Columnist’s book on grandparenting now available

Anything goes at grandma’s house. Well, almost anything.

Lori Borgman never realized how different the dynamic was between being a parent and being a grandparent. But from the birth of her first grandchild, and with each of the subsequent 10 that were born, she has reveled in the joys, innocent questions, not-so-innocent questions and precious moments of spending time with the kids.

“Being a grandparent is totally different than being a parent,” she said. “We’re not crazy-indulgent or anything, but you have more time. The worries aren’t yours, the doctor’s appointments aren’t yours, the dental appointments, the bug bites, the poison ivy — there’s none of that stress. You have more time to savor it and enjoy the wonder of watching these small minds and bodies grow.”

That concept is the tie that winds throughout Borgman’s most recent book. “What Happens at Grandma’s Stays at Grandma’s” is a collection of vignettes and stories recounting life with “the grands,” as she calls them. After initially self-publishing the book in 2019, demand and renewed interest in it led to a new national distribution deal with Harvest House Publishing.

To be able to share her life and her writing with such a wide audience has been wonderful, Borgman said. She hopes that her writing allows readers to appreciate the important people in the lives, discover the importance of the little things and find happiness in silly situations.

“I’m finding the book is well received by all ages — anybody who likes a fun story,” she said. I’ve heard from readers who have said they’ve heard their kids laughing, and after going in to investigate, they were reading the book.”

Borgman is an Indianapolis resident who splits her time between writing a weekly newspaper column, penning multiple books and giving speeches and presentations. Her column appears in more than 400 newspapers and media outlets, and she has written seven humor books dealing with such relatable subjects as the challenges of parenting, everyday life, the mayhem and magic of Christmas and being a grandmother.

The last subject is one that has been so enjoyable to document over the years. The grands are regular features in her columns, and those writings don’t begin to encapsulate the amusing and lovely stories she has accumulated over the years.

That was what inspired Borgman to compile a book about being a grandparent.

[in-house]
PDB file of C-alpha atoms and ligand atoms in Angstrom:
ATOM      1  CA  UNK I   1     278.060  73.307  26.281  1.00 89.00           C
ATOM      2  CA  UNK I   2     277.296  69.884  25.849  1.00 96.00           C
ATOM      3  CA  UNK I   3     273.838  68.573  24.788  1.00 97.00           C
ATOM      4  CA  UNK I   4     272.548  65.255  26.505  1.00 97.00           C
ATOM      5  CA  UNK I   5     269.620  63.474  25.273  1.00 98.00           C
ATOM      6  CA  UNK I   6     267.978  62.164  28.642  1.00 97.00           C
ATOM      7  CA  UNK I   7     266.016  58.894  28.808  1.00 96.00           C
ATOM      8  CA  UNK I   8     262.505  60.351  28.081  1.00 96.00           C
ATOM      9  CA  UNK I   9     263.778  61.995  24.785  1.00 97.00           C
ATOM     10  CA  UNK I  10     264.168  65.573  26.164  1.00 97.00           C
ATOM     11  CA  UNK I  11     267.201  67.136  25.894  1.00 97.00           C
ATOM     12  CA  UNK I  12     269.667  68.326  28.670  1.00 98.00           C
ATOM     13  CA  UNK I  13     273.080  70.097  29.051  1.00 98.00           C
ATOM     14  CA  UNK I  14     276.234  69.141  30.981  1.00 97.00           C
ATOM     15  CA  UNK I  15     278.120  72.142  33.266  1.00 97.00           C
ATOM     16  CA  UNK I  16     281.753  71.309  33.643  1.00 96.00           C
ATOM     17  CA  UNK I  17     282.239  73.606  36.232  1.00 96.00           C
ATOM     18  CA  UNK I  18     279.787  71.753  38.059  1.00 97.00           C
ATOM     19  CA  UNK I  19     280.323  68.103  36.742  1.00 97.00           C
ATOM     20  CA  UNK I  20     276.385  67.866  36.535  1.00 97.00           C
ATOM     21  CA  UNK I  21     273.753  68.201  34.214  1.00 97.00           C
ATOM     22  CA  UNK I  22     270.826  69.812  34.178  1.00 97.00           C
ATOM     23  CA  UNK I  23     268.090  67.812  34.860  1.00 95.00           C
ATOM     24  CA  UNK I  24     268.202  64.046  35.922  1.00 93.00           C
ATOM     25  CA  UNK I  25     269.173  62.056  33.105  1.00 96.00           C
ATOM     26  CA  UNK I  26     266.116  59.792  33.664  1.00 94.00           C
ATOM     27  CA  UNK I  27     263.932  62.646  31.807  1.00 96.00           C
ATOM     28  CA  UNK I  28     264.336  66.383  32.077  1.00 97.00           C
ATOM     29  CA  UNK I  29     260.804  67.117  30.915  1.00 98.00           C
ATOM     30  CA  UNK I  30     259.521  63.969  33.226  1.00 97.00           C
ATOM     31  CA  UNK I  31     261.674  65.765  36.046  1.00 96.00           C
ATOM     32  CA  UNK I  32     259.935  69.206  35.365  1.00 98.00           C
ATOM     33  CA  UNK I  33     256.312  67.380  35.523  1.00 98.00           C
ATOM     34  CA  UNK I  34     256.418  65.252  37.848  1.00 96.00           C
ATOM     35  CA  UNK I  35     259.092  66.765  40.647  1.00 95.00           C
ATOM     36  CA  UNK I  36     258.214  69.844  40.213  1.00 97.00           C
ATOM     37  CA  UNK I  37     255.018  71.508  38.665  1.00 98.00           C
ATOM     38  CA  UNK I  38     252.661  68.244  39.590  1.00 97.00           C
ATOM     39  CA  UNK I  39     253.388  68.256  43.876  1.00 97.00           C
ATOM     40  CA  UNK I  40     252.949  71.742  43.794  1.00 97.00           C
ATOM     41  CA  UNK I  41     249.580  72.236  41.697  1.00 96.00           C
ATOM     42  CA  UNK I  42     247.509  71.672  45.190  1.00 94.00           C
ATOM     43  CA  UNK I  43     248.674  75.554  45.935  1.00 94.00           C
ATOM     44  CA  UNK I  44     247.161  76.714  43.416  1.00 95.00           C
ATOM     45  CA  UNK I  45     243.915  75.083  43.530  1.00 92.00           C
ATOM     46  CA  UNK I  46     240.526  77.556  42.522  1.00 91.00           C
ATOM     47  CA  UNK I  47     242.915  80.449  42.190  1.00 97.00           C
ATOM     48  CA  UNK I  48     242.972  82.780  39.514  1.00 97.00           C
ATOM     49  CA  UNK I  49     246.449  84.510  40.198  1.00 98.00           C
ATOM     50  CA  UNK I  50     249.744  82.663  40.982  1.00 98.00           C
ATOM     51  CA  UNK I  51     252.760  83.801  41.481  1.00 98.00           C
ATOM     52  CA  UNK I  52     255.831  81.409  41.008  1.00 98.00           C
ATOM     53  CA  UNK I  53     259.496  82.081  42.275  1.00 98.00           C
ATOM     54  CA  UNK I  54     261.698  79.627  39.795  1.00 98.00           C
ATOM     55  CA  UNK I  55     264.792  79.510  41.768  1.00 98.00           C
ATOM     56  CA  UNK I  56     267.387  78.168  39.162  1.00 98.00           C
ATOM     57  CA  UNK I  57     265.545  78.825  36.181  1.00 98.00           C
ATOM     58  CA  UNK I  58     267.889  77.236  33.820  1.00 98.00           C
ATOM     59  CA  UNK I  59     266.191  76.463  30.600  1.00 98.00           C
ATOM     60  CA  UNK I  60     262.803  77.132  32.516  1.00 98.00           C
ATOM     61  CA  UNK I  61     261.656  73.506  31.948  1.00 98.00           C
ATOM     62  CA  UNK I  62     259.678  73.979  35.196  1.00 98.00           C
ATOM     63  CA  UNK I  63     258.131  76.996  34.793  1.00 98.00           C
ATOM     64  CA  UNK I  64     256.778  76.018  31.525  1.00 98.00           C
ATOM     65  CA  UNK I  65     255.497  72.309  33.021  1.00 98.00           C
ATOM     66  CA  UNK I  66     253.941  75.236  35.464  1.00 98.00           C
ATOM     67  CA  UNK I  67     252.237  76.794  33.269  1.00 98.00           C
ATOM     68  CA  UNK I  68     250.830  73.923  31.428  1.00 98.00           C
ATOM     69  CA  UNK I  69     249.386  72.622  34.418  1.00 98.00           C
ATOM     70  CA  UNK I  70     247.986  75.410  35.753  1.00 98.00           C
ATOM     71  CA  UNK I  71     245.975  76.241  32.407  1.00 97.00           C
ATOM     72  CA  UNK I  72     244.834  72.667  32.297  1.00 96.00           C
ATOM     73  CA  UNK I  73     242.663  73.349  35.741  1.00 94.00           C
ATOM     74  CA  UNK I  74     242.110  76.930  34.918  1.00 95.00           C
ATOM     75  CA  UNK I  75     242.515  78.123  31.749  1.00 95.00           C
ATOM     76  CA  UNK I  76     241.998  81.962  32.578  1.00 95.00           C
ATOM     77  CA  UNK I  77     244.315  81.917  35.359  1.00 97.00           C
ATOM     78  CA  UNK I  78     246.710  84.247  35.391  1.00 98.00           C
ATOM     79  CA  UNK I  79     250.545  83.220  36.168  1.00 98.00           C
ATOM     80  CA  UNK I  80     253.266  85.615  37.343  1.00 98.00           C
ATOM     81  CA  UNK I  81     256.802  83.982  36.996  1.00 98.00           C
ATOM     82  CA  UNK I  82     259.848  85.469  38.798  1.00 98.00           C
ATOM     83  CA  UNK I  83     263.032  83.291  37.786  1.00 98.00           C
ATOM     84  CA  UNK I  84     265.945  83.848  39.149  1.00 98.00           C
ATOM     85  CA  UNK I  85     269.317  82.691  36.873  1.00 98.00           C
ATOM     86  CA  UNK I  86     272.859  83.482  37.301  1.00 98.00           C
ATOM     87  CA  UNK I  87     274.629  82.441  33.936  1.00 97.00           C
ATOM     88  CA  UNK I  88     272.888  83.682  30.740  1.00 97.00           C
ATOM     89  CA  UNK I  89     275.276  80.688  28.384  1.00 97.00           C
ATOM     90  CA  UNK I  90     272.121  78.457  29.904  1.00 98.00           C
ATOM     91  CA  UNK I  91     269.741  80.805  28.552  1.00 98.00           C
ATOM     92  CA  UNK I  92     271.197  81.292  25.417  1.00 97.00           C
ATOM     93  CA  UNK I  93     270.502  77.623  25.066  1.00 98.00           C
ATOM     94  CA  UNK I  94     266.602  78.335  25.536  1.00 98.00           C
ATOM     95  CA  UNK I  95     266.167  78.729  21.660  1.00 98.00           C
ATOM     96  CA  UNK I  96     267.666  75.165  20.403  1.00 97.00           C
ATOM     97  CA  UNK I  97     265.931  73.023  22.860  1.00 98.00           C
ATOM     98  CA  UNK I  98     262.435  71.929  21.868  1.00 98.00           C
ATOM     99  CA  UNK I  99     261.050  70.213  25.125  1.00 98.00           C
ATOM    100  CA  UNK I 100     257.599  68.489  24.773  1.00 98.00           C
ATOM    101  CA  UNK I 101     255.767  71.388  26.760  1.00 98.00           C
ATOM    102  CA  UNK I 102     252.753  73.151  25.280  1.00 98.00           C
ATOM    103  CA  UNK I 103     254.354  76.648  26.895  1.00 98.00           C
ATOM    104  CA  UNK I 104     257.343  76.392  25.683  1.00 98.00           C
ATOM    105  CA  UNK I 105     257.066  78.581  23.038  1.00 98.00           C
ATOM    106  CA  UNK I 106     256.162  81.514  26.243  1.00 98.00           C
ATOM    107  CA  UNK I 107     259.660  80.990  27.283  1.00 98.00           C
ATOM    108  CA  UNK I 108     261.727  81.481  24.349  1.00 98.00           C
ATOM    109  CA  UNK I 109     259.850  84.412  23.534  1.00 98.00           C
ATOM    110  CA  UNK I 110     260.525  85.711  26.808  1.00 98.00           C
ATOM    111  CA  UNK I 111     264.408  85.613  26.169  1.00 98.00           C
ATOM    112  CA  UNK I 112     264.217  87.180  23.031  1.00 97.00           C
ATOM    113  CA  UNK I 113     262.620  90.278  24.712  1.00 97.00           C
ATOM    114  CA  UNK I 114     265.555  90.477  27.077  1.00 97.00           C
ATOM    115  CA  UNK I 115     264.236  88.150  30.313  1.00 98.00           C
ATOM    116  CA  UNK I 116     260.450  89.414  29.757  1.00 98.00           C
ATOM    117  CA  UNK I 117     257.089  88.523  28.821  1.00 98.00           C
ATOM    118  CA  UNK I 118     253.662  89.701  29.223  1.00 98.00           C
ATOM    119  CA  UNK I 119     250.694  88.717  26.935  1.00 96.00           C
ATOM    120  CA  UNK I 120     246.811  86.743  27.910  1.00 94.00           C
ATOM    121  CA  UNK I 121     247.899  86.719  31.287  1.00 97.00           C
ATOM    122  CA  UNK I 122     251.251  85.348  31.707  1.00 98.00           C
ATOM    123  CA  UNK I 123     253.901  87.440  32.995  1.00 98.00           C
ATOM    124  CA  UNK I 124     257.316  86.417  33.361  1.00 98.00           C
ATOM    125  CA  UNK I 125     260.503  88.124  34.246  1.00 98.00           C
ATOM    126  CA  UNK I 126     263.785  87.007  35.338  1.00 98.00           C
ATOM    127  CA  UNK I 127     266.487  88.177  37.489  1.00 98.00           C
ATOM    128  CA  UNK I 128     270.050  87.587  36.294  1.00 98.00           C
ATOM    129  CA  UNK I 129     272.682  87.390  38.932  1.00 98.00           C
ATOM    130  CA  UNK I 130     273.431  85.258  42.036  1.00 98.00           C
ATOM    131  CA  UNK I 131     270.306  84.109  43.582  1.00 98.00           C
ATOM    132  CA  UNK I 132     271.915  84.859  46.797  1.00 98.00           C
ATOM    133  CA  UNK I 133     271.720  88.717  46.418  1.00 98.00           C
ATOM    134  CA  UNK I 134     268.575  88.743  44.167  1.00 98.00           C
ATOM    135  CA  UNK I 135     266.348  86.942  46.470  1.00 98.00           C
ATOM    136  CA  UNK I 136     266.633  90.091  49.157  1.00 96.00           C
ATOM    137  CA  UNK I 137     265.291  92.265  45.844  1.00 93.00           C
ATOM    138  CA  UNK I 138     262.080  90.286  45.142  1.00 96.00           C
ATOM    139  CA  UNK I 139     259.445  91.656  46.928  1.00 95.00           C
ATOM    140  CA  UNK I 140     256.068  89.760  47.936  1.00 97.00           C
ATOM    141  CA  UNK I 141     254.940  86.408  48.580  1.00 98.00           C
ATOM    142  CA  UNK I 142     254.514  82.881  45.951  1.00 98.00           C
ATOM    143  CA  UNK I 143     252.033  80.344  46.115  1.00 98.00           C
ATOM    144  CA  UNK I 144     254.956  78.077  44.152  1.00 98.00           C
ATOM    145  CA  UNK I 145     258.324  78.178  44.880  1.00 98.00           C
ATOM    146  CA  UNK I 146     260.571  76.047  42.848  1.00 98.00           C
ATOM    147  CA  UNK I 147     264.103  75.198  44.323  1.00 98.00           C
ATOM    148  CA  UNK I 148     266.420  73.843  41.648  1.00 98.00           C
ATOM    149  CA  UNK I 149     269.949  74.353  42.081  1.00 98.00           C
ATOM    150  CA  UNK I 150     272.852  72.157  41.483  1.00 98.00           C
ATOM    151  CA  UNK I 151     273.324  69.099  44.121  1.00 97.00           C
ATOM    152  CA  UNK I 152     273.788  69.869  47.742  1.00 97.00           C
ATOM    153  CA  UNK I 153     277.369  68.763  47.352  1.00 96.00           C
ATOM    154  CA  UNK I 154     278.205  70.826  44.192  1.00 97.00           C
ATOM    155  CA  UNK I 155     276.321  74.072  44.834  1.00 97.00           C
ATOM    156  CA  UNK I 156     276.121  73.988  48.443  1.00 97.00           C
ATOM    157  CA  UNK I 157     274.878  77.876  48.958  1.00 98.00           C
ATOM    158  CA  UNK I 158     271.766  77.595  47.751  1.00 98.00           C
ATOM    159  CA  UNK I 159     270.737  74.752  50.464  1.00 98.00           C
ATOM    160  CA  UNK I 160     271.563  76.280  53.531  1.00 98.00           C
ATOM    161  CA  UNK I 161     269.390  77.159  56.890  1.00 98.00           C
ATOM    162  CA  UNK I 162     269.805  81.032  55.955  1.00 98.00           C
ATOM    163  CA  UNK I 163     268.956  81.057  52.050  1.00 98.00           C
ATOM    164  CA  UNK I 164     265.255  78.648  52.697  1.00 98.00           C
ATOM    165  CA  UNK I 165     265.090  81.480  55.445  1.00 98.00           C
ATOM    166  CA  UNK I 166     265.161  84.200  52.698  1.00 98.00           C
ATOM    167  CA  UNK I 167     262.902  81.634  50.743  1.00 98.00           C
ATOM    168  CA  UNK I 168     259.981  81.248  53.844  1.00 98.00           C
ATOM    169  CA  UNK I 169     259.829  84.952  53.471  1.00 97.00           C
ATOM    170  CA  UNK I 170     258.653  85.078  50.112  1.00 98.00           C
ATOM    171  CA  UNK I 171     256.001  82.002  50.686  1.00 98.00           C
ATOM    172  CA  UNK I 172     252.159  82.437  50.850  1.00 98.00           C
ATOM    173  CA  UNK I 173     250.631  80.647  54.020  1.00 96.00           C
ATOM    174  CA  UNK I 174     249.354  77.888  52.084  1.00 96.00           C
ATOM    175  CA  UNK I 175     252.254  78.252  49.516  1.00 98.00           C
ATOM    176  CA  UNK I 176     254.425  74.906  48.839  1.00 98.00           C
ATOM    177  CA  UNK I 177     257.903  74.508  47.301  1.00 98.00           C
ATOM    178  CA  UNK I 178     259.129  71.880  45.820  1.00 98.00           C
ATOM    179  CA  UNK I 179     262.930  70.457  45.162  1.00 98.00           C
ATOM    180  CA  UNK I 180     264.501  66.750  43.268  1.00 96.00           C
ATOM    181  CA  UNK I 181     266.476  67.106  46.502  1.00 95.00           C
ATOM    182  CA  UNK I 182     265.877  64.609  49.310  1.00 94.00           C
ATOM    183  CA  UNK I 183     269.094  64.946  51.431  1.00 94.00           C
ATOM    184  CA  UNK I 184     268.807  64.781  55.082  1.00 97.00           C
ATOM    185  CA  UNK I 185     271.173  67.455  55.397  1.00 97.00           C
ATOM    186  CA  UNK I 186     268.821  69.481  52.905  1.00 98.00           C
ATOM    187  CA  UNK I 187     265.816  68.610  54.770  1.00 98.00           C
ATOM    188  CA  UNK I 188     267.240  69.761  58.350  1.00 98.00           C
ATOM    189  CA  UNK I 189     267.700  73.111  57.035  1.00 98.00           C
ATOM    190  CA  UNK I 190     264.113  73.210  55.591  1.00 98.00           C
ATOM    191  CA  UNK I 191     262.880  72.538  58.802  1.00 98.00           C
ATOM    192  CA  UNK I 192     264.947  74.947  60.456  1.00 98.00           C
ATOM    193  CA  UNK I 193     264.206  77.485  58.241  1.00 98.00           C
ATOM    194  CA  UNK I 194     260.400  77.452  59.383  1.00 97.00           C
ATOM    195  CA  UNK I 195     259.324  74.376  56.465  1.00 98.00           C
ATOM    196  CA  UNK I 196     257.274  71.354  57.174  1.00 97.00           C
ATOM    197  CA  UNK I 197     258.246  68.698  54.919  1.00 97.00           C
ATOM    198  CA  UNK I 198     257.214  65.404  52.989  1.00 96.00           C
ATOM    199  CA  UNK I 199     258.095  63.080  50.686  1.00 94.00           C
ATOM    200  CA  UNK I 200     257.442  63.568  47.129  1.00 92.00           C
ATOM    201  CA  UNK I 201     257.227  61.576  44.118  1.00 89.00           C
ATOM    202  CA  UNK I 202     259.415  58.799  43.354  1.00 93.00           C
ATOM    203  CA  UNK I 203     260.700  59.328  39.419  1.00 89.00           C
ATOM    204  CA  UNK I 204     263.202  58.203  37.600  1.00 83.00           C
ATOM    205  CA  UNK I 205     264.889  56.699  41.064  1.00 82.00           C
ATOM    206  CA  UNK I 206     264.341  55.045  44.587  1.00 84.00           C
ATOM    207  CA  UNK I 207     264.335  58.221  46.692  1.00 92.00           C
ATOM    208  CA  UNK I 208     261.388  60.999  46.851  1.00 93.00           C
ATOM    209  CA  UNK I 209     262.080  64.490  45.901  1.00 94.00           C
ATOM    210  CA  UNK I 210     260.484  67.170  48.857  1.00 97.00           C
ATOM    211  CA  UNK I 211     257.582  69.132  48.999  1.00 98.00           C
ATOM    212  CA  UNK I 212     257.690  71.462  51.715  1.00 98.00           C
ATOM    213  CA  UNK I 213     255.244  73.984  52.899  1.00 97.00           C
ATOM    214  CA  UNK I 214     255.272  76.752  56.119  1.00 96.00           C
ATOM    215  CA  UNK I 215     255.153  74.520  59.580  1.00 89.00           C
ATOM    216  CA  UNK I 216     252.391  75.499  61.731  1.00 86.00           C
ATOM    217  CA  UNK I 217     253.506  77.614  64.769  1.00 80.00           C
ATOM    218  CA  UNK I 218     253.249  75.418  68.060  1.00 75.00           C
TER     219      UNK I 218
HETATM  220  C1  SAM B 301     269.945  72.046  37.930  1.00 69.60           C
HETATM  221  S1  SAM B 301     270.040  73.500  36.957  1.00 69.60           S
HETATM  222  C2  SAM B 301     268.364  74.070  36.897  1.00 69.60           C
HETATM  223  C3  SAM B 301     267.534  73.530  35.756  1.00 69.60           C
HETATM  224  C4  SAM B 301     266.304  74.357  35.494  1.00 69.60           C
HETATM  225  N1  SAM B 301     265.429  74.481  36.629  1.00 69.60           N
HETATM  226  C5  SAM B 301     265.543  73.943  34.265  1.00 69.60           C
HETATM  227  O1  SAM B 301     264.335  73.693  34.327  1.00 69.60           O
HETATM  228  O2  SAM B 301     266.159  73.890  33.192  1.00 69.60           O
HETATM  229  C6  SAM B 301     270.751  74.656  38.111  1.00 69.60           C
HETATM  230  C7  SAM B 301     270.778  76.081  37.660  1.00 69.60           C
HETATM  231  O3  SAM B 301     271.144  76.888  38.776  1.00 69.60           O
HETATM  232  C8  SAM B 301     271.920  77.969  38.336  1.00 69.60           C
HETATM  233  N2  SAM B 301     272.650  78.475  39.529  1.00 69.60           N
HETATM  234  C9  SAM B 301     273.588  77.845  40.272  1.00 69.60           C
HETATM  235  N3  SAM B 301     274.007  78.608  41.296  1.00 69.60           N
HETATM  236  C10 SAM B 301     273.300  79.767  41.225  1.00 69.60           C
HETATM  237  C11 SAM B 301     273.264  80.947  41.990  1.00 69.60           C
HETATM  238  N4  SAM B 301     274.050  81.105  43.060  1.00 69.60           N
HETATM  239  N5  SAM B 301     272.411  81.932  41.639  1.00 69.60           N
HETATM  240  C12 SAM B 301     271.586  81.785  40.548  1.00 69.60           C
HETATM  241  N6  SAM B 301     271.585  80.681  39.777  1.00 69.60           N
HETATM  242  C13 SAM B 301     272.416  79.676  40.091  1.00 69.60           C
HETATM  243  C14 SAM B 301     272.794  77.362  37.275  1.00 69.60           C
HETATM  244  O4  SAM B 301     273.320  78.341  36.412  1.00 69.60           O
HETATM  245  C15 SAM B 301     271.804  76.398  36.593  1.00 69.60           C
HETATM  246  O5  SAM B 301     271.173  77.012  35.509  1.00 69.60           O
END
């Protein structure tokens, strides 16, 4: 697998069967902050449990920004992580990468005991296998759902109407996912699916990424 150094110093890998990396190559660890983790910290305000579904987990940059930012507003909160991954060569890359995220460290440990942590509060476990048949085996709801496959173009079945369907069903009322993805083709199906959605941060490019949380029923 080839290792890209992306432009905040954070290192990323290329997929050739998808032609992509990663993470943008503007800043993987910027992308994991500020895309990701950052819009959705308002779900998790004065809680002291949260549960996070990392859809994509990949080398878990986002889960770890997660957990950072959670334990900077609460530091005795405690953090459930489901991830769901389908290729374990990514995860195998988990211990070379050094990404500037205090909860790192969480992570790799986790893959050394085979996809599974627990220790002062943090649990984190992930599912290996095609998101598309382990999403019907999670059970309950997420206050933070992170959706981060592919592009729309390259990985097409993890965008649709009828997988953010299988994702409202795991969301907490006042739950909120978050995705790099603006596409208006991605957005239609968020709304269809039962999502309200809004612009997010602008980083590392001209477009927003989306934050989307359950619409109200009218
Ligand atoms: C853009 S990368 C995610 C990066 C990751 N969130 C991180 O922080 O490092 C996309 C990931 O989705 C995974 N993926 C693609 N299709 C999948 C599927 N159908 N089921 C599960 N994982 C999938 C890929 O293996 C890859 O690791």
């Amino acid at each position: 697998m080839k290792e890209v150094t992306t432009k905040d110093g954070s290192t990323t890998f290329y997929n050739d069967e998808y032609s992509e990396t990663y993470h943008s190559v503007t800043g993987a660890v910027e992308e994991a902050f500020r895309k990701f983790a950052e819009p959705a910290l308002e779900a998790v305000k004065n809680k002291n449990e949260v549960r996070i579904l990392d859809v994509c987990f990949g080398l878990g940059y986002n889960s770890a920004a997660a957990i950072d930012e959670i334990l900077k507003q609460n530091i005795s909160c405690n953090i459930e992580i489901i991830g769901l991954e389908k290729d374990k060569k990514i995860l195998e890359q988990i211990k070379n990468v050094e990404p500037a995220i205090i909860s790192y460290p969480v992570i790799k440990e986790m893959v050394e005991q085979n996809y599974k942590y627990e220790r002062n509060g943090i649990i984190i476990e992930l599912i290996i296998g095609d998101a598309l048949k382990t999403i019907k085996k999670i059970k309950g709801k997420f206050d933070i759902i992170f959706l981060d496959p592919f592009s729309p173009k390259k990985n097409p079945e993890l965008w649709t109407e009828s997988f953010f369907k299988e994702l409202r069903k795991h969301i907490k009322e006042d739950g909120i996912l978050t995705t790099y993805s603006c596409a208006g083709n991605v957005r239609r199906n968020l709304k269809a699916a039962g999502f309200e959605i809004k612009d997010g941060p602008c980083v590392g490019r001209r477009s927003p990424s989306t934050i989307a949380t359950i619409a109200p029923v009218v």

“My goal with writing the column has always been twofold: demonstrating a family that works reasonably well is a great blessing, but that same blessing can drive you straight up the wall,” she said. “Trying to find universal stories that other people can slide into is the goal.”

At the time Borgman wrote “What Happens at Grandma’s Stays at Grandma’s,” she did not have a literary agent. So she self-published the book and promoted it at speaking engagements, on social media and at other events.

The book was popular among her audience, so much so that she received an email two months after it was released from representatives at Ingram Content Group, one of the largest distributors in the country. They had received multiple requests for the book, and were interested in learning more about it.

“They wanted to know if I could prove I’d had $25,000 in book sales, which I did not. And if I had large warehouse storage, which I did not; I have an upstairs bedroom closet,” she said. “But I had heard stories of people getting in the back door at (publishing) houses. It was rare, but it happened.”

So Borgman chose four different publishing houses to send a query about distributing the book, using the email by Ingram as proof that there was interest in it. Almost immediately, it was snatched up by Harvest House Publishers, a national company that publishes more than 150 new books each year.

The speed at which it was accepted was surprising, Borgman said.

“When you’re self-employed, self-publishing and trying to get a book, prepare for rejection, and remember it only takes one yes,” she said. “I got my one yes.”

“What Happens at Grandmas Stays at Grandmas” was released on March 16, and is available anywhere that sells online: Amazon, Barnes & Noble, Christianbook, Books-A-Million, Walmart and Target. People can link to those sellers through Borgman’s website. Harvest House Publishers is also testing to see if the book would be a good fit to be available in Cracker Barrel and Hobby Lobby locations.

To see it spread so far, and to so may people, has been entirely unexpected but also wonderful, Borgman said.

“It’s humbling,” she said. “It’s an extremely competitive field, so it’s really, really nice that somebody thought something I wrote might be enjoyable to read.”

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“What Happens at Grandma’s Stays at Grandma’s”

What: A newly nationally released book detailing the joys and absurdities of being a grandparent

Who: Lori Borgman, an Indianapolis columnist, author and public speaker

How to get it: The book is available at all major online retailers, such as Amazon, Barnes & Noble, Christianbooks, Books-A-Million, Walmart and Target. Links to those retailers are available on Borgman’s website.